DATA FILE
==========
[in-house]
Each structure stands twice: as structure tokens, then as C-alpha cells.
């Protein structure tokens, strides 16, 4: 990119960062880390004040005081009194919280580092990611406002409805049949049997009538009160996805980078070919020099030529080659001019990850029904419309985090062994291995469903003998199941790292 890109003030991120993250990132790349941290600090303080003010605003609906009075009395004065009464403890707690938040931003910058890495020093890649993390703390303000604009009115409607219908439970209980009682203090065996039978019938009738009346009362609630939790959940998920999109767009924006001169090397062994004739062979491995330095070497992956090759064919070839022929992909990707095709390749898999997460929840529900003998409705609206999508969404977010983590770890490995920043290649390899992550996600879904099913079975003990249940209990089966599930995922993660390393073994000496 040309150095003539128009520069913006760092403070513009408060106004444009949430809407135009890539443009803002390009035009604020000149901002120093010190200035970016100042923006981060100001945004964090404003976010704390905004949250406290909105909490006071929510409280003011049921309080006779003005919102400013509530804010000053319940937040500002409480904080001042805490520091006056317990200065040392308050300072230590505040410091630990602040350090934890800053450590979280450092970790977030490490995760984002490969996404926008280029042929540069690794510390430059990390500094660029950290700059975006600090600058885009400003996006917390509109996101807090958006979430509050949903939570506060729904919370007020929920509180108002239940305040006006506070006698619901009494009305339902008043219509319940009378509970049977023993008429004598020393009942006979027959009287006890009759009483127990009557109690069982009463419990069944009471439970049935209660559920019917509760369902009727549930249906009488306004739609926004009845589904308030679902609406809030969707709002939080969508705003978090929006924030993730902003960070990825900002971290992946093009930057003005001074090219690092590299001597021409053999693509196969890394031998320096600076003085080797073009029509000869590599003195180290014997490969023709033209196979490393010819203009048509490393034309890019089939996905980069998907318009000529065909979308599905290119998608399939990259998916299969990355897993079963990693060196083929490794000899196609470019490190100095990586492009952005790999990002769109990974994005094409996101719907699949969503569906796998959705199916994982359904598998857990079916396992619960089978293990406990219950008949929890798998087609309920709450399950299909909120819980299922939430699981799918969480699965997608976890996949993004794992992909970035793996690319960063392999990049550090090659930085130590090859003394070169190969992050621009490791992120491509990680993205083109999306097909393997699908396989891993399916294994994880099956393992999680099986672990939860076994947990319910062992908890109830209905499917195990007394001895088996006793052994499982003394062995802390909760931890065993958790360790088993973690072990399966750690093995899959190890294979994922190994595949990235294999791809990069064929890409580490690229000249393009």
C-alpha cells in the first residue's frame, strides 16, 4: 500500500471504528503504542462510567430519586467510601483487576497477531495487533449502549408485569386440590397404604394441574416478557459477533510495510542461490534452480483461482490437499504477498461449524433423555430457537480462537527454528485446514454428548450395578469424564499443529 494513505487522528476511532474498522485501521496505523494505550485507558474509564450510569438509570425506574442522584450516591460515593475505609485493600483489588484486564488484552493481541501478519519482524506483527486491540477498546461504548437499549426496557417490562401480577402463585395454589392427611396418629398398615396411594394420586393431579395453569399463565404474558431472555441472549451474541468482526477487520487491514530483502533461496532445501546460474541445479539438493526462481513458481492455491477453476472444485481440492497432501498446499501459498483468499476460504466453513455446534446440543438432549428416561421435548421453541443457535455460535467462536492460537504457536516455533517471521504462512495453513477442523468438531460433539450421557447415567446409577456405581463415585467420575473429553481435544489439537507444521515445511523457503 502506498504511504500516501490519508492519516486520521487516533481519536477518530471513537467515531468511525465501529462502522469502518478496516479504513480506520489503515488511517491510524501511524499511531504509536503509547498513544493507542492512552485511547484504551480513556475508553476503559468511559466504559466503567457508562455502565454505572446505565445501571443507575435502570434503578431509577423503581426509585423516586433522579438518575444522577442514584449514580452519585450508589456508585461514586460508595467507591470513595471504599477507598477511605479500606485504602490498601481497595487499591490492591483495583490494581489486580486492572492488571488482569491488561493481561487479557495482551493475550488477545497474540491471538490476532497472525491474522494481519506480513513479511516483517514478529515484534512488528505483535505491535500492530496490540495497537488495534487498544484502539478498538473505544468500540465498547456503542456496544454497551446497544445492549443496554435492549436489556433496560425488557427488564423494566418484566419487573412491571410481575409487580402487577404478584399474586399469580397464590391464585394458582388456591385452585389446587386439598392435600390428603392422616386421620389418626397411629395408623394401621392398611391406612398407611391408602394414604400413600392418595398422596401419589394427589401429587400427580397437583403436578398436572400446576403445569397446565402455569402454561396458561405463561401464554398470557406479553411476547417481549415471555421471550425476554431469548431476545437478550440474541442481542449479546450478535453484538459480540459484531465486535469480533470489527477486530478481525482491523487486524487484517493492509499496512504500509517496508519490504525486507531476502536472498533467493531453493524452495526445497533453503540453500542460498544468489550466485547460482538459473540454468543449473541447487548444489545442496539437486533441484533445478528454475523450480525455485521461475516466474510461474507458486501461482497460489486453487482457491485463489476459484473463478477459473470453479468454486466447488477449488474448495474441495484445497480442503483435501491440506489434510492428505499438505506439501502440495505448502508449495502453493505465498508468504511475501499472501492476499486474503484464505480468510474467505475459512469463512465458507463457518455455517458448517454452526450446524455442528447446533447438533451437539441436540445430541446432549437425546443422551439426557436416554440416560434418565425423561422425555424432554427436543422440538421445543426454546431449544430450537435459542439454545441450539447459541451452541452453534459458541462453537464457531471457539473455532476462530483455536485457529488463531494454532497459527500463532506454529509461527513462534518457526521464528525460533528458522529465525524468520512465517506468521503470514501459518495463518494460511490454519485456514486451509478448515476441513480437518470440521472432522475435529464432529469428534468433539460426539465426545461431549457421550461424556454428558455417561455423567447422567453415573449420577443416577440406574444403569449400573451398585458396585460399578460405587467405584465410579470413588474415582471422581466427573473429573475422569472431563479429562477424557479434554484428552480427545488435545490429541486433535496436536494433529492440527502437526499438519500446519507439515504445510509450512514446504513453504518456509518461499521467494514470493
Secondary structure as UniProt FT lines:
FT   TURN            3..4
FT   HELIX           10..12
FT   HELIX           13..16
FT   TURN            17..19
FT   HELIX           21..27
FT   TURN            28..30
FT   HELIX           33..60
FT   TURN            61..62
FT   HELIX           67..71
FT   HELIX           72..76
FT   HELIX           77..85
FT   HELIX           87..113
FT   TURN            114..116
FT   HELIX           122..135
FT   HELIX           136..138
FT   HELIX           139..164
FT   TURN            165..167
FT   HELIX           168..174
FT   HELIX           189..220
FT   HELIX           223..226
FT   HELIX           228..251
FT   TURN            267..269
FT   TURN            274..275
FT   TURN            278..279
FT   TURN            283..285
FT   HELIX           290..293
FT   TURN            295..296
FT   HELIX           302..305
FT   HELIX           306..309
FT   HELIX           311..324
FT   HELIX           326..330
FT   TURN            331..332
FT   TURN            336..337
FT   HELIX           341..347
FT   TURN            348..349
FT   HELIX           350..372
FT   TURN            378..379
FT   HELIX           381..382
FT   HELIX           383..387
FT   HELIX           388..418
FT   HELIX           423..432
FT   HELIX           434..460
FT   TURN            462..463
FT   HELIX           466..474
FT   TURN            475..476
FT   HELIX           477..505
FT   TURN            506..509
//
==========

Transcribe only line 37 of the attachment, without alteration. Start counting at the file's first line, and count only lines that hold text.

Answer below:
FT   TURN            331..332